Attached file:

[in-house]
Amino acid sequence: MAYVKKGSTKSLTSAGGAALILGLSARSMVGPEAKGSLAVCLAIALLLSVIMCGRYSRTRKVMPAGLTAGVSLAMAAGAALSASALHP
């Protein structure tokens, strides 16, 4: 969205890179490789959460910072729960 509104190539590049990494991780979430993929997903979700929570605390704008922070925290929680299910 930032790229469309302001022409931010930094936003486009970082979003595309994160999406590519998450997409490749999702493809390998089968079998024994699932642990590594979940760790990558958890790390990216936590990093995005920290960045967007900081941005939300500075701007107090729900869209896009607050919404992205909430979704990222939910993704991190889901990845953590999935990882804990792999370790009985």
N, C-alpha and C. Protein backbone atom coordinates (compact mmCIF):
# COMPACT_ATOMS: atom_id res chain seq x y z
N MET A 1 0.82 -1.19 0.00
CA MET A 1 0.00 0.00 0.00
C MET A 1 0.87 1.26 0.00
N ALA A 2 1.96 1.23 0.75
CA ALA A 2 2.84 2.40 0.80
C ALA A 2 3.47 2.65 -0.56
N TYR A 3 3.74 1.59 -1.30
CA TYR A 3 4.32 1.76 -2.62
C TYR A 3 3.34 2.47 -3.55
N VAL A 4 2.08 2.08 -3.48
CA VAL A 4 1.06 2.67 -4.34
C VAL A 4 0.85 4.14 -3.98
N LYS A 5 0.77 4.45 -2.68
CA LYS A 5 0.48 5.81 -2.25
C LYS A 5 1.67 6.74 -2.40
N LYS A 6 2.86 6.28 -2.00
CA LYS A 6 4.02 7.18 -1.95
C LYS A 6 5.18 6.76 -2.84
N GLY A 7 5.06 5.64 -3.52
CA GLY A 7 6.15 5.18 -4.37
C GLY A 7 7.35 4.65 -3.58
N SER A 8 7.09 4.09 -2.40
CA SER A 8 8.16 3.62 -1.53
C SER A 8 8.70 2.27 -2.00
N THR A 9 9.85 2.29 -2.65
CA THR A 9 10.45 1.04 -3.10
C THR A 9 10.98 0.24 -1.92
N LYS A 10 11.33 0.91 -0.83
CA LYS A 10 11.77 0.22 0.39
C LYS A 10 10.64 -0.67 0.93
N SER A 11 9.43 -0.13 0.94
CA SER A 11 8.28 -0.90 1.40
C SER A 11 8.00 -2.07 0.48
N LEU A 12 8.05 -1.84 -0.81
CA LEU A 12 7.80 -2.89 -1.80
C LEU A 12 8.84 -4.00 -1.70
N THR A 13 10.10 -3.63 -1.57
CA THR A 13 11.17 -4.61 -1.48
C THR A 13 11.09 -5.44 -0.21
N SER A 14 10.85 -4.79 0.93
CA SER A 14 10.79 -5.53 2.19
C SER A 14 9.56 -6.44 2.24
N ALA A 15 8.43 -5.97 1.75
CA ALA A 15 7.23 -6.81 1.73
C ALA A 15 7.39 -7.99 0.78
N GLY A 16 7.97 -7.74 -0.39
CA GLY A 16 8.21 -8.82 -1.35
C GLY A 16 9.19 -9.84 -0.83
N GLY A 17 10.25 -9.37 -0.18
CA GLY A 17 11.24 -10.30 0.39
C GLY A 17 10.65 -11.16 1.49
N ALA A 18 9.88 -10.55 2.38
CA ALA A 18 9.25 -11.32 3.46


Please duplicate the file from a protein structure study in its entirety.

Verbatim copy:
[in-house]
Amino acid sequence: MAYVKKGSTKSLTSAGGAALILGLSARSMVGPEAKGSLAVCLAIALLLSVIMCGRYSRTRKVMPAGLTAGVSLAMAAGAALSASALHP
């Protein structure tokens, strides 16, 4: 969205890179490789959460910072729960 509104190539590049990494991780979430993929997903979700929570605390704008922070925290929680299910 930032790229469309302001022409931010930094936003486009970082979003595309994160999406590519998450997409490749999702493809390998089968079998024994699932642990590594979940760790990558958890790390990216936590990093995005920290960045967007900081941005939300500075701007107090729900869209896009607050919404992205909430979704990222939910993704991190889901990845953590999935990882804990792999370790009985």
N, C-alpha and C. Protein backbone atom coordinates (compact mmCIF):
# COMPACT_ATOMS: atom_id res chain seq x y z
N MET A 1 0.82 -1.19 0.00
CA MET A 1 0.00 0.00 0.00
C MET A 1 0.87 1.26 0.00
N ALA A 2 1.96 1.23 0.75
CA ALA A 2 2.84 2.40 0.80
C ALA A 2 3.47 2.65 -0.56
N TYR A 3 3.74 1.59 -1.30
CA TYR A 3 4.32 1.76 -2.62
C TYR A 3 3.34 2.47 -3.55
N VAL A 4 2.08 2.08 -3.48
CA VAL A 4 1.06 2.67 -4.34
C VAL A 4 0.85 4.14 -3.98
N LYS A 5 0.77 4.45 -2.68
CA LYS A 5 0.48 5.81 -2.25
C LYS A 5 1.67 6.74 -2.40
N LYS A 6 2.86 6.28 -2.00
CA LYS A 6 4.02 7.18 -1.95
C LYS A 6 5.18 6.76 -2.84
N GLY A 7 5.06 5.64 -3.52
CA GLY A 7 6.15 5.18 -4.37
C GLY A 7 7.35 4.65 -3.58
N SER A 8 7.09 4.09 -2.40
CA SER A 8 8.16 3.62 -1.53
C SER A 8 8.70 2.27 -2.00
N THR A 9 9.85 2.29 -2.65
CA THR A 9 10.45 1.04 -3.10
C THR A 9 10.98 0.24 -1.92
N LYS A 10 11.33 0.91 -0.83
CA LYS A 10 11.77 0.22 0.39
C LYS A 10 10.64 -0.67 0.93
N SER A 11 9.43 -0.13 0.94
CA SER A 11 8.28 -0.90 1.40
C SER A 11 8.00 -2.07 0.48
N LEU A 12 8.05 -1.84 -0.81
CA LEU A 12 7.80 -2.89 -1.80
C LEU A 12 8.84 -4.00 -1.70
N THR A 13 10.10 -3.63 -1.57
CA THR A 13 11.17 -4.61 -1.48
C THR A 13 11.09 -5.44 -0.21
N SER A 14 10.85 -4.79 0.93
CA SER A 14 10.79 -5.53 2.19
C SER A 14 9.56 -6.44 2.24
N ALA A 15 8.43 -5.97 1.75
CA ALA A 15 7.23 -6.81 1.73
C ALA A 15 7.39 -7.99 0.78
N GLY A 16 7.97 -7.74 -0.39
CA GLY A 16 8.21 -8.82 -1.35
C GLY A 16 9.19 -9.84 -0.83
N GLY A 17 10.25 -9.37 -0.18
CA GLY A 17 11.24 -10.30 0.39
C GLY A 17 10.65 -11.16 1.49
N ALA A 18 9.88 -10.55 2.38
CA ALA A 18 9.25 -11.32 3.46